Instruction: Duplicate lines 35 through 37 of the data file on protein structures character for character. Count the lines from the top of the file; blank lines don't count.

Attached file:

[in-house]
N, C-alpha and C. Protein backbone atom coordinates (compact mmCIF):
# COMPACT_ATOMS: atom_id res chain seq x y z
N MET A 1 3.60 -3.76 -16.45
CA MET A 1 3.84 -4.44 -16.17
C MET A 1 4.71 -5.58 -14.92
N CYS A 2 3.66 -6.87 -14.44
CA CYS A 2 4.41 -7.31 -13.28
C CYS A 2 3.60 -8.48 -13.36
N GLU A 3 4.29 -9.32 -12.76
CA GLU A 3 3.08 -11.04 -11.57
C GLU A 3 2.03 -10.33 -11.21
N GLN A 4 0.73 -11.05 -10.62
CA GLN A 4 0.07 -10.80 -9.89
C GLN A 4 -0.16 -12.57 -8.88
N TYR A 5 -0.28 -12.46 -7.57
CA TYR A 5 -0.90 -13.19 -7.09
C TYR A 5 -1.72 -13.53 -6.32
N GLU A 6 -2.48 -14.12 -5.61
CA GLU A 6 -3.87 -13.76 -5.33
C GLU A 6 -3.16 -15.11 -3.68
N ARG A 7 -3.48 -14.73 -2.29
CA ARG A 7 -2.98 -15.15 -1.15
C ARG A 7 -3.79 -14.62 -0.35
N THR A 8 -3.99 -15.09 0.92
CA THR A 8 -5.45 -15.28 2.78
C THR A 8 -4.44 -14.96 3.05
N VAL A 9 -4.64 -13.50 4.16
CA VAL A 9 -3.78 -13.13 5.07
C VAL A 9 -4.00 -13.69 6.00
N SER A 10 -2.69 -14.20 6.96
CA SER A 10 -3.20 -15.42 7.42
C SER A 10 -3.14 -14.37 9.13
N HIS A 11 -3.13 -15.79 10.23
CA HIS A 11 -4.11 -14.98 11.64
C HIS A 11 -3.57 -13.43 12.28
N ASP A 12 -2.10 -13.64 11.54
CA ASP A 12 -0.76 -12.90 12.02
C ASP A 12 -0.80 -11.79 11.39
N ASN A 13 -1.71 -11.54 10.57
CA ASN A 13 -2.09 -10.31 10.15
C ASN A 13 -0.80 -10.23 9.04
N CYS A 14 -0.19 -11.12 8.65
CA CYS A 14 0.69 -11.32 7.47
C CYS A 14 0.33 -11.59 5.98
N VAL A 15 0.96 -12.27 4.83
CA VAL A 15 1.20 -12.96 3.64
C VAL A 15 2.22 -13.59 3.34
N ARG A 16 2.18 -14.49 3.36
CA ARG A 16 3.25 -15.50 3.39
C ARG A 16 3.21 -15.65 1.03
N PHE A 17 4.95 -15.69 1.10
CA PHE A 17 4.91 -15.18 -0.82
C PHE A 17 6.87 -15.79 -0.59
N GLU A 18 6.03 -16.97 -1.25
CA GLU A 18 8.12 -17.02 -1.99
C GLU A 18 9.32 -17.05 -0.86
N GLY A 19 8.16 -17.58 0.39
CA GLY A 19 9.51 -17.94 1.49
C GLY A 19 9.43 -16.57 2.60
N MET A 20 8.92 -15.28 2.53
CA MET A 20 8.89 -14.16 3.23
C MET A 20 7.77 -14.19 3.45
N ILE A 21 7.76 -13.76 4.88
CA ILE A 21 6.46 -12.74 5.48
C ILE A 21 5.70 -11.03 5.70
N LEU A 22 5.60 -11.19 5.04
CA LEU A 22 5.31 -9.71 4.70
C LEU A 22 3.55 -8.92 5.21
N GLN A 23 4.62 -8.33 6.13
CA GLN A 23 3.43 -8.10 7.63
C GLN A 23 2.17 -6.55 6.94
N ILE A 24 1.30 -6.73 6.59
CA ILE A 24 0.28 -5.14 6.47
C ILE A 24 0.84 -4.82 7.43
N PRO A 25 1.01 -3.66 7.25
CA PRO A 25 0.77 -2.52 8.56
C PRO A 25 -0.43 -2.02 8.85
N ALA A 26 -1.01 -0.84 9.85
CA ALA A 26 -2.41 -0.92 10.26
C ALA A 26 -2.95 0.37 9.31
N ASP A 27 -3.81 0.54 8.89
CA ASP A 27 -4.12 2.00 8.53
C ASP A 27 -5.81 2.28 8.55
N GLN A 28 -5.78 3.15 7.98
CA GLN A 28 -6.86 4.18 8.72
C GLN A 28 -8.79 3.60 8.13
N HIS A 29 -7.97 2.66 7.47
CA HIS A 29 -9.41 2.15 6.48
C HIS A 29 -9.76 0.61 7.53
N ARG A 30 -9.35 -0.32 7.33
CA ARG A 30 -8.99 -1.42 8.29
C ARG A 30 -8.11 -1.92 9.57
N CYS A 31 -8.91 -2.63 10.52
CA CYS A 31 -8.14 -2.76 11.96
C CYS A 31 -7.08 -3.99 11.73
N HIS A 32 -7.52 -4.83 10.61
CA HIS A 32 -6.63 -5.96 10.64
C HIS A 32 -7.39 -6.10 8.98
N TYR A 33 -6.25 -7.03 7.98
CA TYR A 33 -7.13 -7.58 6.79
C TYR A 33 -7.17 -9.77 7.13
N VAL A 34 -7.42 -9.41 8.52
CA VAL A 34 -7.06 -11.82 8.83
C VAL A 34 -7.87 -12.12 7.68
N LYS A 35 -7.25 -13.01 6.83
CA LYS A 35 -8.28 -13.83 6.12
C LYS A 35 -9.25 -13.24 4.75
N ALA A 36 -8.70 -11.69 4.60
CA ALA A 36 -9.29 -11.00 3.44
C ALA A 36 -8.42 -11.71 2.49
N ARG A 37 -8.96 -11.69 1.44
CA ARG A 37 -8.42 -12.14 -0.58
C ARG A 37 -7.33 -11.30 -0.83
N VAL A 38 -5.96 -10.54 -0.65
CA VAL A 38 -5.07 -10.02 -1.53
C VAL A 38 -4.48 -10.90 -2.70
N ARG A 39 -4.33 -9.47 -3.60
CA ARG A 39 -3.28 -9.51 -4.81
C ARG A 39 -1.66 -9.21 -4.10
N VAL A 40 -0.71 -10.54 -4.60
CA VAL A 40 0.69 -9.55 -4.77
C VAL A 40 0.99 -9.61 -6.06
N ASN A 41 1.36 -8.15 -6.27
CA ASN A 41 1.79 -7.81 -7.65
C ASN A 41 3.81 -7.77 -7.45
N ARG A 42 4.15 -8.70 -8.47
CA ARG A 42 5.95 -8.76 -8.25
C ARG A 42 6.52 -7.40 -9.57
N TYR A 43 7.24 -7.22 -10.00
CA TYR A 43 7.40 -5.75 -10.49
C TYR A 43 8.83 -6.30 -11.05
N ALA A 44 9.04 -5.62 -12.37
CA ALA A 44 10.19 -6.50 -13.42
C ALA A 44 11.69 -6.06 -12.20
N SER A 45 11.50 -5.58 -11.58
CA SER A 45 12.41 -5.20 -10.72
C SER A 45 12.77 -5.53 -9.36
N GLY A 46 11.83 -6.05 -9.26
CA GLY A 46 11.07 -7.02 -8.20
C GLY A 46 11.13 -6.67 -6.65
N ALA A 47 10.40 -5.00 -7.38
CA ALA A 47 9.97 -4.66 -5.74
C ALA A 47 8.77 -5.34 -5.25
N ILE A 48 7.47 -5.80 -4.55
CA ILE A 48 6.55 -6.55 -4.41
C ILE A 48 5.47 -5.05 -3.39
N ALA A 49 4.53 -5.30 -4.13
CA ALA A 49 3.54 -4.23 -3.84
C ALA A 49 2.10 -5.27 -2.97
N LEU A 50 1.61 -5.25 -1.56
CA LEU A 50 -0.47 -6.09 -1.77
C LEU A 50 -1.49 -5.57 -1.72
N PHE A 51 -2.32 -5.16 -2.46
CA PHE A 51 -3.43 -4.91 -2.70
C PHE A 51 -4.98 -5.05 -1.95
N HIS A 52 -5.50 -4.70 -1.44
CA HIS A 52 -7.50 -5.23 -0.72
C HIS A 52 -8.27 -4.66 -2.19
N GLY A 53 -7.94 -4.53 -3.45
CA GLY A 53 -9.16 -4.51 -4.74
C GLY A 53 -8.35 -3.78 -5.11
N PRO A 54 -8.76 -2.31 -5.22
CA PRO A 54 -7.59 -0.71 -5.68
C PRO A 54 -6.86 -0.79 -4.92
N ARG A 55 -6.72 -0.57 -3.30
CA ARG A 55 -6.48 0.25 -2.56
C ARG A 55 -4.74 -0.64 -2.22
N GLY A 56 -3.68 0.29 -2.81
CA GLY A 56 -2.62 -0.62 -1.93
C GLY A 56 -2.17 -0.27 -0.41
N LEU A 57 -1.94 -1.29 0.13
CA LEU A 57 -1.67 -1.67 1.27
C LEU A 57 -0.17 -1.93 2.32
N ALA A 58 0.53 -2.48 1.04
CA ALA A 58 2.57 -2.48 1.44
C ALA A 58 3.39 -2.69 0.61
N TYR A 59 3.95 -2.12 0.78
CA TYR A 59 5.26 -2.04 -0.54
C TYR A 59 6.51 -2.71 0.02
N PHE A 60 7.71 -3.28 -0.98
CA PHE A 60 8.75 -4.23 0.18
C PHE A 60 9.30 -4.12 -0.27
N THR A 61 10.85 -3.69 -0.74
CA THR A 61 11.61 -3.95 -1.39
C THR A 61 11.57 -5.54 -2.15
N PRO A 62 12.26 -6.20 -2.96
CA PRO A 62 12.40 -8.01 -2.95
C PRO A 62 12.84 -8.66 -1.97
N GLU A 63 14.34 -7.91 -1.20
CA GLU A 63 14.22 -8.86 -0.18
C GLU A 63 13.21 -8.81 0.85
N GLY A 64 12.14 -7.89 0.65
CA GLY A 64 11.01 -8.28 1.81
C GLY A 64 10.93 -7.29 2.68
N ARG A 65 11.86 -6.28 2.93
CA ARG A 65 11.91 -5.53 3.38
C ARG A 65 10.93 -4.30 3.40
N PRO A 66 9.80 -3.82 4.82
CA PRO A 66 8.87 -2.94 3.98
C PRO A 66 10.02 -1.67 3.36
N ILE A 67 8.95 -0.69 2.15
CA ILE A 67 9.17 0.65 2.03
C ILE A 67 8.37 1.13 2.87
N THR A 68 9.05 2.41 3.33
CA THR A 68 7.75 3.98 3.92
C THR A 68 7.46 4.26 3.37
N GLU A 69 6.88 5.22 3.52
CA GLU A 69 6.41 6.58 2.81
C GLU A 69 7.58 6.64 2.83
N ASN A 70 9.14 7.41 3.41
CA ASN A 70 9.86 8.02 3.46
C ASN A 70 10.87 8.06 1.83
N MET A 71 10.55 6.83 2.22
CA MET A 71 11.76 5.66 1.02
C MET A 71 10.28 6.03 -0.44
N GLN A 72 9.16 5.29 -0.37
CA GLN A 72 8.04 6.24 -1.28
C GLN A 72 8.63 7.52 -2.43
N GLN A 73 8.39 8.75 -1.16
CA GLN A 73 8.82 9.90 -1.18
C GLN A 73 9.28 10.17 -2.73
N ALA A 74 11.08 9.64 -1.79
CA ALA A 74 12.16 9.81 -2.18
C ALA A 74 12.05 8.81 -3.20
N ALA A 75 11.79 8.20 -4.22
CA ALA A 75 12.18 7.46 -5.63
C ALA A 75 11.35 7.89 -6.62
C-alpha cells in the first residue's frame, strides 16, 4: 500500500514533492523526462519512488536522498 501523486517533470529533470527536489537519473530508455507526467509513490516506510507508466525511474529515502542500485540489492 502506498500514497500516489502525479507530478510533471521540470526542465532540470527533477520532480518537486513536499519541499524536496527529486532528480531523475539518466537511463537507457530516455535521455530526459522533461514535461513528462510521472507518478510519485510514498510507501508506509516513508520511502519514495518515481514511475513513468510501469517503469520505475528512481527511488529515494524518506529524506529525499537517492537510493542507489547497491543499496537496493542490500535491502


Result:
CA HIS A 11 -4.11 -14.98 11.64
C HIS A 11 -3.57 -13.43 12.28
N ASP A 12 -2.10 -13.64 11.54